Coming up with only five books was hard, but there were a number of considerations. I like to think of Libromance as a living and breathing part of the world, wherein books featured reflect the struggles of our time. Whether these are external factors — political nightmares, increasing state violence, etc. — or internal factors — the need for security, means for survival, our capacity to love — the decision to narrow it down to just five was a meaningful and intentional process.

Libromance’s Best Books of 2016

30555488The Underground Railroad, Colson Whitehead

…the story of Cora, a slave who ran away from a plantation in Georgia through a real-life railroad built underground. She used the railroad three times: one heading towards the Carolinas, the second towards Tennessee and then Indiana. Historically, the “underground railroad” was a network of secret routes and safe houses, established by abolitionists and free slaves to aid black folks to get to free states.

colson

Known And Strange Things, Teju Cole9780812989786-us__61976-1469673476-600-600

…I usually try to finish a book in a week or two but I stayed with Teju’s new book for about a month, as I processed each essay and its significance differently, in the context of a queer Filipino immigrant experience in the United States.

teju-1

9781501134258_custom-201bae6fcf21665b6797b267a2ff34dc2357b50a-s400-c85The Course of Love, Alain de Botton

…the love stories we see and hear about are really only the beginning of those relationships, Alain de Botton argues, in his new book The Course of Love. What happens after the proposal, followed by the wedding, are the lives of two people bound not by romance alone but by the humbling reality of living with another person.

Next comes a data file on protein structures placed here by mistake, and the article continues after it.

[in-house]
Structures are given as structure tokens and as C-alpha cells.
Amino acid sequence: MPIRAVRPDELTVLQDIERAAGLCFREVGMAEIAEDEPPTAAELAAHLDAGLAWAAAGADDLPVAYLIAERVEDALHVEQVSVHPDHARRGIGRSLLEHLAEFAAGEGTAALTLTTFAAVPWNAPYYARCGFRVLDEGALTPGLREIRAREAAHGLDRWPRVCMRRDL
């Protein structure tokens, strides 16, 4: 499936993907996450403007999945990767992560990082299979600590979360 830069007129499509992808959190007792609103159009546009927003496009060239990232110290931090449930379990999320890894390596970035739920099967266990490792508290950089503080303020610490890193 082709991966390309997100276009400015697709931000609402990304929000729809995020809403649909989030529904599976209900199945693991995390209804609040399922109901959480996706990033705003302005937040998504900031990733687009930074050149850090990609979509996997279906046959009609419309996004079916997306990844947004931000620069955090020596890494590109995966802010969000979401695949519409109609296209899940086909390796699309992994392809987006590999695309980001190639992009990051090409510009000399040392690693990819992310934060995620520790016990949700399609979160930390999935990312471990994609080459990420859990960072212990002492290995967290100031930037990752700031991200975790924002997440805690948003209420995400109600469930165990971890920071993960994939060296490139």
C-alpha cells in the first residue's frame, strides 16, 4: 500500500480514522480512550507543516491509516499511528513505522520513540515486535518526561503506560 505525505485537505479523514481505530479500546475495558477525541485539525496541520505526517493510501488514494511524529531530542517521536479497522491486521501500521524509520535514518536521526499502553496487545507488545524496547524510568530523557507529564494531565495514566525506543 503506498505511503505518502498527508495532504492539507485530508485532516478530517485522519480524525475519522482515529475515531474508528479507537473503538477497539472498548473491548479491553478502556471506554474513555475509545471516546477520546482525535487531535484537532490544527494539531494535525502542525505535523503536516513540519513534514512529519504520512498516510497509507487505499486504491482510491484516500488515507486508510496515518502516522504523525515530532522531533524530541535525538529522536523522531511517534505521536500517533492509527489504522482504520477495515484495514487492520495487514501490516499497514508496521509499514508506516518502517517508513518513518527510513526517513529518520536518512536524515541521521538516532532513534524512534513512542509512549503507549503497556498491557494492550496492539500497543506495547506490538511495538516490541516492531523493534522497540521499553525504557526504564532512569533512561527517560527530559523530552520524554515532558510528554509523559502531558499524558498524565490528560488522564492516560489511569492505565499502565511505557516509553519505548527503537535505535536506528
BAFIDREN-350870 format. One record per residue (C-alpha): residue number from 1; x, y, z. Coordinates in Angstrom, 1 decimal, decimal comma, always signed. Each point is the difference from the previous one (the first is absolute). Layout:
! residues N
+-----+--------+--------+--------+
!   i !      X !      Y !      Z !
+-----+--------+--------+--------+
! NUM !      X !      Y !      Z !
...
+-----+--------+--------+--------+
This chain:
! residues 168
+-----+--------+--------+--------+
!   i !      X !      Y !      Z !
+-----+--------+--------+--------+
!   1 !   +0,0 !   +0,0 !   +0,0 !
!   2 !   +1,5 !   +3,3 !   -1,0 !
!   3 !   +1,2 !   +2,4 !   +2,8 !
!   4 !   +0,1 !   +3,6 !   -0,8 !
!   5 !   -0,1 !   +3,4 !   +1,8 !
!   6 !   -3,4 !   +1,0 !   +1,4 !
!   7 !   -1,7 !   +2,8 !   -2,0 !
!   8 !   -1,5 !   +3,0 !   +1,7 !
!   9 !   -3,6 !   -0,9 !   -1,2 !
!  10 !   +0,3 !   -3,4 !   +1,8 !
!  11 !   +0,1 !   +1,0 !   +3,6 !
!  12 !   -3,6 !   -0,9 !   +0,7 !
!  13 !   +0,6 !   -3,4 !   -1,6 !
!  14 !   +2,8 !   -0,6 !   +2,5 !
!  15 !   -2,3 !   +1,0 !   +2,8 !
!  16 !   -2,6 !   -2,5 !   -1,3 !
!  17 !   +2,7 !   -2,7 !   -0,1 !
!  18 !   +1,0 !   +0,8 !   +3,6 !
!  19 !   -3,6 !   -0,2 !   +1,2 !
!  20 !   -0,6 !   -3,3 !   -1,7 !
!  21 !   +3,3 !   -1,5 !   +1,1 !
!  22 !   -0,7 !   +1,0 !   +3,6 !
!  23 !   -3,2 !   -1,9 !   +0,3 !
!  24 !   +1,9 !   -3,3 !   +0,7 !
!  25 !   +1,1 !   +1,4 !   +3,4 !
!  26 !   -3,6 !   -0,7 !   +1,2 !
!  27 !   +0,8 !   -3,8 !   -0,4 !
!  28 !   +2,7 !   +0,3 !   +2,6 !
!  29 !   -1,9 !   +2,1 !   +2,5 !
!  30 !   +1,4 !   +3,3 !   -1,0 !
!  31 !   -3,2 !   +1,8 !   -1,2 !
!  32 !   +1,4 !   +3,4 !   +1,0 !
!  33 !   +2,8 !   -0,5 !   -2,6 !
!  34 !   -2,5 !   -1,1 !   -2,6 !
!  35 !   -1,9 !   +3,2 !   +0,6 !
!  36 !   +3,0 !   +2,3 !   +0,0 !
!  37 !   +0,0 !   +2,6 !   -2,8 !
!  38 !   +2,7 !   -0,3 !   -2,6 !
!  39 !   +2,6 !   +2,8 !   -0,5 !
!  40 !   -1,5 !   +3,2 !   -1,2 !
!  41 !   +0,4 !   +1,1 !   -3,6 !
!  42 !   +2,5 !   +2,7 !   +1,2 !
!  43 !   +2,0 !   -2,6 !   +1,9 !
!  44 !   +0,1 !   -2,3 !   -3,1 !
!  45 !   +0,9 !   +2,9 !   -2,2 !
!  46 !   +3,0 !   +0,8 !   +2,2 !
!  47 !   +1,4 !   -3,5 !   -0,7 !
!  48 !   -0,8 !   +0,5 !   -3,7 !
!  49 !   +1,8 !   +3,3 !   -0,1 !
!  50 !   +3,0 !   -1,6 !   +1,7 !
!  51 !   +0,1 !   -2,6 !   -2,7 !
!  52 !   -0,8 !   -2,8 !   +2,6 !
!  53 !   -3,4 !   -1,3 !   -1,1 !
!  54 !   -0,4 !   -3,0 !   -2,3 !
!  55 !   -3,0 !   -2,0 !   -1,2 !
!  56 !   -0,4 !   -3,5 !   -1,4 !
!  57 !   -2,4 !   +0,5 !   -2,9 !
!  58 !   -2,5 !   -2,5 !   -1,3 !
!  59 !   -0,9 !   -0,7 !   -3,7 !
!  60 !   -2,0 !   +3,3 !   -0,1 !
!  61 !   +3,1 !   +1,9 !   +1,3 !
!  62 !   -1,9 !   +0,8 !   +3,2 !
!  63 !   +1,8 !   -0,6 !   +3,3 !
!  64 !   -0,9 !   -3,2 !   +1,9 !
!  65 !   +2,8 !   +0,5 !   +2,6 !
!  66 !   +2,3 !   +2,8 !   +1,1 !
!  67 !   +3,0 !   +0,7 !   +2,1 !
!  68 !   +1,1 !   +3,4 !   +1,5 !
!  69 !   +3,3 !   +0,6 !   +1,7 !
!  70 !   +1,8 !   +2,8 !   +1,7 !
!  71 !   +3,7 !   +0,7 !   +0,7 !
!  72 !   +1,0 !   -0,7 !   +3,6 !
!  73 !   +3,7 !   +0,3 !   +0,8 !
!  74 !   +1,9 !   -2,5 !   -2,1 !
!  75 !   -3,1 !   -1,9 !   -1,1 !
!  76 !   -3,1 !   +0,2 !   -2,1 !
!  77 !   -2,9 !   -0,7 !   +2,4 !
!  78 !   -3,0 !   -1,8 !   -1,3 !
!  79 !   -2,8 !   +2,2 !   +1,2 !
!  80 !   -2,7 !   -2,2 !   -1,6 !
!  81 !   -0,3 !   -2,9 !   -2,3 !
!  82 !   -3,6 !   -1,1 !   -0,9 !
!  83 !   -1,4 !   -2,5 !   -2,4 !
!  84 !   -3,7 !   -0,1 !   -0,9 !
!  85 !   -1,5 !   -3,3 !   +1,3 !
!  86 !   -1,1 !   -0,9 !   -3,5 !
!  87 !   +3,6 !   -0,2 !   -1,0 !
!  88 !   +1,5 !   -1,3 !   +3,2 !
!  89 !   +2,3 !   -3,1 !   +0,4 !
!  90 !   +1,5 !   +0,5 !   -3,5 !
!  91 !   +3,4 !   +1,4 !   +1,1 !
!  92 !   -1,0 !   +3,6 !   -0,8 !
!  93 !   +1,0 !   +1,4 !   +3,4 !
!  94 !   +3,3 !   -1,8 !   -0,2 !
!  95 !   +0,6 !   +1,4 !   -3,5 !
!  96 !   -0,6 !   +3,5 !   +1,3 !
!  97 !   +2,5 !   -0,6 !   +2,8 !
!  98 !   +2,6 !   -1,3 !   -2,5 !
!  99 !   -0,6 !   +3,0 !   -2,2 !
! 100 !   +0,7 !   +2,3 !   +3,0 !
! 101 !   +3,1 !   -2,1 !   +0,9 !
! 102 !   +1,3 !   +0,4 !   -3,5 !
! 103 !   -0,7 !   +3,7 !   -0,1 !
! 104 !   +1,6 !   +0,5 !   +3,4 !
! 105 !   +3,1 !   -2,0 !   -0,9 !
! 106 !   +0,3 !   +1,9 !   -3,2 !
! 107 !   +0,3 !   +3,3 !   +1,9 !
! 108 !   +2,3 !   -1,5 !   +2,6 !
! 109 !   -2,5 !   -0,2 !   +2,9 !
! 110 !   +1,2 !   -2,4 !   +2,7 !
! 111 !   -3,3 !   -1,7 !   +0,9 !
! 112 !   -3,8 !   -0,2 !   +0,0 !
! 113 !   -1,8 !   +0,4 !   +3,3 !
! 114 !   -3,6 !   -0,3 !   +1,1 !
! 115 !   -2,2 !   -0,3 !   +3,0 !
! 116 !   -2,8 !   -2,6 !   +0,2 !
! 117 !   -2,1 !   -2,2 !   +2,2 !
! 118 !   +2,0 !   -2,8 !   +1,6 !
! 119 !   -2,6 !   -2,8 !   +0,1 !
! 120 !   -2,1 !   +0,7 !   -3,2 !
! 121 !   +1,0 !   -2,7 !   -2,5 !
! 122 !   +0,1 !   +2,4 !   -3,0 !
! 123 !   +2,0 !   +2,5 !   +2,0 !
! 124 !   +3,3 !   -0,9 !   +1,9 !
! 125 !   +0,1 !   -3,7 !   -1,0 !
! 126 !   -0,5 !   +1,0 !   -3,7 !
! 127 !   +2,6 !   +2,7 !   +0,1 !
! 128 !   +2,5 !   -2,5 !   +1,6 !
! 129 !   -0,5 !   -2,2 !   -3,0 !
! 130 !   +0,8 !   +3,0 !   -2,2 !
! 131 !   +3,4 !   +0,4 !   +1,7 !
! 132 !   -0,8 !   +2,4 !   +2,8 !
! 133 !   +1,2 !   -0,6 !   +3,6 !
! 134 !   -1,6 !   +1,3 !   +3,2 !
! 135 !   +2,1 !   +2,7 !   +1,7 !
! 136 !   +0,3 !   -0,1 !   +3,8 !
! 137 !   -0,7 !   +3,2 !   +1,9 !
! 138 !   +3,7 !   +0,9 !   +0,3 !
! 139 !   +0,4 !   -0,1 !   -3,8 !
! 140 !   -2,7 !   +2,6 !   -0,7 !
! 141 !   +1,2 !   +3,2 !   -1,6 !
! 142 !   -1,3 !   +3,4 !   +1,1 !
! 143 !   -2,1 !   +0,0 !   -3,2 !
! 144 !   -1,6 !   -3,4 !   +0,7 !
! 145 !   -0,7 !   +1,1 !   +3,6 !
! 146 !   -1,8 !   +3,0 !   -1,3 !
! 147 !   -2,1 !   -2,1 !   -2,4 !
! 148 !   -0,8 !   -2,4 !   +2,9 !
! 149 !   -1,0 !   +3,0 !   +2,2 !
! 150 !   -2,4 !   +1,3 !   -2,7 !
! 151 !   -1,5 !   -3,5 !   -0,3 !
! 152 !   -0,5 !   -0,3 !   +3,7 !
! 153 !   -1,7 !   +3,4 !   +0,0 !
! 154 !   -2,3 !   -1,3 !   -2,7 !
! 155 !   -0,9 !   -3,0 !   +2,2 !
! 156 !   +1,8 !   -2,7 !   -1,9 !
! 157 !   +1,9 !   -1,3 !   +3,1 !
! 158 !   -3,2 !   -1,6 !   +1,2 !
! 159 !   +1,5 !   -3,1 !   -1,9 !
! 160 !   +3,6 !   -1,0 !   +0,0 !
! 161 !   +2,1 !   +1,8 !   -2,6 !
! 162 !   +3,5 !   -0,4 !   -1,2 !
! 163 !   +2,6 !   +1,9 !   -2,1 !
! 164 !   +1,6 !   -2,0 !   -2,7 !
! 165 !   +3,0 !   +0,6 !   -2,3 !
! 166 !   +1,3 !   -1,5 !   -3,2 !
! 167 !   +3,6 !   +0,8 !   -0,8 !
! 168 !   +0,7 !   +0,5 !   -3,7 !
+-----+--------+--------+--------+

alain

Homegoing, Yaa Gyasihomegoing_custom-09de3d52d3ab0cf5400e68fb358d53da9c78afe6-s400-c85

…reading Yaa Gyasi’s Homegoing at the time of Alton Sterling and Philando Castile’s deaths was surreal, as if I was looking at the lives of these two black men from a generational perspective, with Gyasi’s historical fiction lens.

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512bu33tf8nlThe Sympathizer, Viet Thanh Nguyen

…writing about war is never an easy task, it involves remembering what must not be forgotten, slowly treading a path in one’s memory that is never neutral. It is filled with opposing forces — of heroes and villains, of the noble and the wretched, of the conqueror and the conquered. But it must be done. This, I believe, was Viet Thanh Nguyen’s task with his Pulitzer Prize winning novel, The Sympathizer.